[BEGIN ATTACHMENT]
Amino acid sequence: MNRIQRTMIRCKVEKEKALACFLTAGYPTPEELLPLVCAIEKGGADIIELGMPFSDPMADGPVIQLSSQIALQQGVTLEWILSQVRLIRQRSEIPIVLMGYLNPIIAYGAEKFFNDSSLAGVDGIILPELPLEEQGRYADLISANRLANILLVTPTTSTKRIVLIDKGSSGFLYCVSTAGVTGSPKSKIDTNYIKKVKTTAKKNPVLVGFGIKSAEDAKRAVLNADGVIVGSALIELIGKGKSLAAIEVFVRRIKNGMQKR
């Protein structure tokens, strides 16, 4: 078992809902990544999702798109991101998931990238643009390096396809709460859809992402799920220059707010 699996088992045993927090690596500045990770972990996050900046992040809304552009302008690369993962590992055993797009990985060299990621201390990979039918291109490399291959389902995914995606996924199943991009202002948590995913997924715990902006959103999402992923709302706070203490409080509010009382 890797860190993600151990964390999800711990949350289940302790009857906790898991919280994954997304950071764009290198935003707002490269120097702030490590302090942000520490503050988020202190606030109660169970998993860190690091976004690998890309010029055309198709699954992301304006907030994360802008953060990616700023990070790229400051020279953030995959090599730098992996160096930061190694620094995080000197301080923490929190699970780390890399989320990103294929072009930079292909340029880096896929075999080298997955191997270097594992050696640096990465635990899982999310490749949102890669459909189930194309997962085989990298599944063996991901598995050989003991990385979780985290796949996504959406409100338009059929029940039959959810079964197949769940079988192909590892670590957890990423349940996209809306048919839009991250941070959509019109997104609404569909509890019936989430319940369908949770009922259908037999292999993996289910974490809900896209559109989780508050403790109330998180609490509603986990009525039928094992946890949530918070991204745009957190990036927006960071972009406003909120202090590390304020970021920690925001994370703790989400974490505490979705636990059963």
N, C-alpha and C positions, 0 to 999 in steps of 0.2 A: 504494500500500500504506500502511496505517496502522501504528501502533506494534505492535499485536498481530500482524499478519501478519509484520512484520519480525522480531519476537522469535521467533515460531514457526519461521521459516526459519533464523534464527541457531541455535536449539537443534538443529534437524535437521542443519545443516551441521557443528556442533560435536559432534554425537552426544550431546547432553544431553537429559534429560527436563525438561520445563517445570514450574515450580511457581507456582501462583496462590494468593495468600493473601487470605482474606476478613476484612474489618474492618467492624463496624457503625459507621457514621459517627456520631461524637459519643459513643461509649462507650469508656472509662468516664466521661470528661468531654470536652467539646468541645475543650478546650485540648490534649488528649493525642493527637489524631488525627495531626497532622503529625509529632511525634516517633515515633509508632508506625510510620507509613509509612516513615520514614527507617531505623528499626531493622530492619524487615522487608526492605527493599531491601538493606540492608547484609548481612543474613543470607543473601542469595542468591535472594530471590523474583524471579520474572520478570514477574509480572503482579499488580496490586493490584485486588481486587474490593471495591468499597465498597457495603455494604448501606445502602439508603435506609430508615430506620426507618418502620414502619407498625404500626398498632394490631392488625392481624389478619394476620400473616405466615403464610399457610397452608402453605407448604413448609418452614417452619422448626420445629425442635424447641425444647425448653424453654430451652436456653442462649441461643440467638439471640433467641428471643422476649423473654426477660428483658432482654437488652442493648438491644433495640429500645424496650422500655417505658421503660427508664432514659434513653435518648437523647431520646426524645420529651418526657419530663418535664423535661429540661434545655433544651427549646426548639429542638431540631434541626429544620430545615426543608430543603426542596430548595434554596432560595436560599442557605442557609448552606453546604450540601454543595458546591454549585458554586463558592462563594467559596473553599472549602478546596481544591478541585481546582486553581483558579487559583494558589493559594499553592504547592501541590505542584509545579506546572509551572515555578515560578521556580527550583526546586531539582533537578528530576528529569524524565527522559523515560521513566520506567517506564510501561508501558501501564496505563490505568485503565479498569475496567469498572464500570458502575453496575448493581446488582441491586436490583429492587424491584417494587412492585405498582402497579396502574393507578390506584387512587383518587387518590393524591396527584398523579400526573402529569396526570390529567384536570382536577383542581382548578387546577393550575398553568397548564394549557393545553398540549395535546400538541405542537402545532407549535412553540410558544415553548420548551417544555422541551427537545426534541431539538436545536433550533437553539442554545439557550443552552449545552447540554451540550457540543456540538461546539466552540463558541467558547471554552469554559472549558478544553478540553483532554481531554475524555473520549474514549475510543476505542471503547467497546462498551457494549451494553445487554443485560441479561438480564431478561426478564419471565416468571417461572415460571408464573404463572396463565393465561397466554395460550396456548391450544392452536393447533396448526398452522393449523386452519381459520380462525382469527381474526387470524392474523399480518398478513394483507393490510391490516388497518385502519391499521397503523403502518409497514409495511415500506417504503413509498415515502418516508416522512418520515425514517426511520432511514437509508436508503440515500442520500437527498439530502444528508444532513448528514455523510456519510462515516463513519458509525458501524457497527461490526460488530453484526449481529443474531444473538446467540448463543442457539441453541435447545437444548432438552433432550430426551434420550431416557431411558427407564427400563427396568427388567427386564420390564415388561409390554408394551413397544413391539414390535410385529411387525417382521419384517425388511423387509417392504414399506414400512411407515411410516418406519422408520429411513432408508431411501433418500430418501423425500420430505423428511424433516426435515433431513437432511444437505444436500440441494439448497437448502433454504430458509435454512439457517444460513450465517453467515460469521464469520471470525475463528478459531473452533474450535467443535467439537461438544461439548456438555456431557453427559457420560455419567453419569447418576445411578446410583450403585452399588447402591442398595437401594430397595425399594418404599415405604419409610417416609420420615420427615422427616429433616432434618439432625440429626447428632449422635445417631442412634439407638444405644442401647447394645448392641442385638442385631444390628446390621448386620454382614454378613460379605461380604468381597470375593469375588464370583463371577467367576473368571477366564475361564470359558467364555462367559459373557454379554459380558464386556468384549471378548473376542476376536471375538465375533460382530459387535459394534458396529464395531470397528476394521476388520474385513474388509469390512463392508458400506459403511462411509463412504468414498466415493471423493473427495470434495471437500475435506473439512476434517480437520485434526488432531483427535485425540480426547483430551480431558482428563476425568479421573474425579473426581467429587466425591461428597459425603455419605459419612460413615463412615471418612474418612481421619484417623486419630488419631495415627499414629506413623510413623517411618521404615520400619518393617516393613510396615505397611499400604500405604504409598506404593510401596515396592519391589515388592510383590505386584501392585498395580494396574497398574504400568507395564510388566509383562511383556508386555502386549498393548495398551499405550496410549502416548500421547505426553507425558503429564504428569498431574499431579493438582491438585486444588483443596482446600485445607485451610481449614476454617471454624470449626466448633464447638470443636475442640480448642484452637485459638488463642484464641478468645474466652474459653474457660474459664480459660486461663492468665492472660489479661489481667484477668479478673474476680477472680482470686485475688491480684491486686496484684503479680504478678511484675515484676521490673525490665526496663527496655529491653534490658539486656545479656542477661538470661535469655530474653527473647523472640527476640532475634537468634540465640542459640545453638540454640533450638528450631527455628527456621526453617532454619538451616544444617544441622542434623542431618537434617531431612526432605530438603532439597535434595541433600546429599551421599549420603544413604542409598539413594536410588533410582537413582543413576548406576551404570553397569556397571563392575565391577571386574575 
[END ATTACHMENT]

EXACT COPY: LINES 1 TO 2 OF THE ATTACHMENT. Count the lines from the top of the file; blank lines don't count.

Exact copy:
Amino acid sequence: MNRIQRTMIRCKVEKEKALACFLTAGYPTPEELLPLVCAIEKGGADIIELGMPFSDPMADGPVIQLSSQIALQQGVTLEWILSQVRLIRQRSEIPIVLMGYLNPIIAYGAEKFFNDSSLAGVDGIILPELPLEEQGRYADLISANRLANILLVTPTTSTKRIVLIDKGSSGFLYCVSTAGVTGSPKSKIDTNYIKKVKTTAKKNPVLVGFGIKSAEDAKRAVLNADGVIVGSALIELIGKGKSLAAIEVFVRRIKNGMQKR
């Protein structure tokens, strides 16, 4: 078992809902990544999702798109991101998931990238643009390096396809709460859809992402799920220059707010 699996088992045993927090690596500045990770972990996050900046992040809304552009302008690369993962590992055993797009990985060299990621201390990979039918291109490399291959389902995914995606996924199943991009202002948590995913997924715990902006959103999402992923709302706070203490409080509010009382 890797860190993600151990964390999800711990949350289940302790009857906790898991919280994954997304950071764009290198935003707002490269120097702030490590302090942000520490503050988020202190606030109660169970998993860190690091976004690998890309010029055309198709699954992301304006907030994360802008953060990616700023990070790229400051020279953030995959090599730098992996160096930061190694620094995080000197301080923490929190699970780390890399989320990103294929072009930079292909340029880096896929075999080298997955191997270097594992050696640096990465635990899982999310490749949102890669459909189930194309997962085989990298599944063996991901598995050989003991990385979780985290796949996504959406409100338009059929029940039959959810079964197949769940079988192909590892670590957890990423349940996209809306048919839009991250941070959509019109997104609404569909509890019936989430319940369908949770009922259908037999292999993996289910974490809900896209559109989780508050403790109330998180609490509603986990009525039928094992946890949530918070991204745009957190990036927006960071972009406003909120202090590390304020970021920690925001994370703790989400974490505490979705636990059963």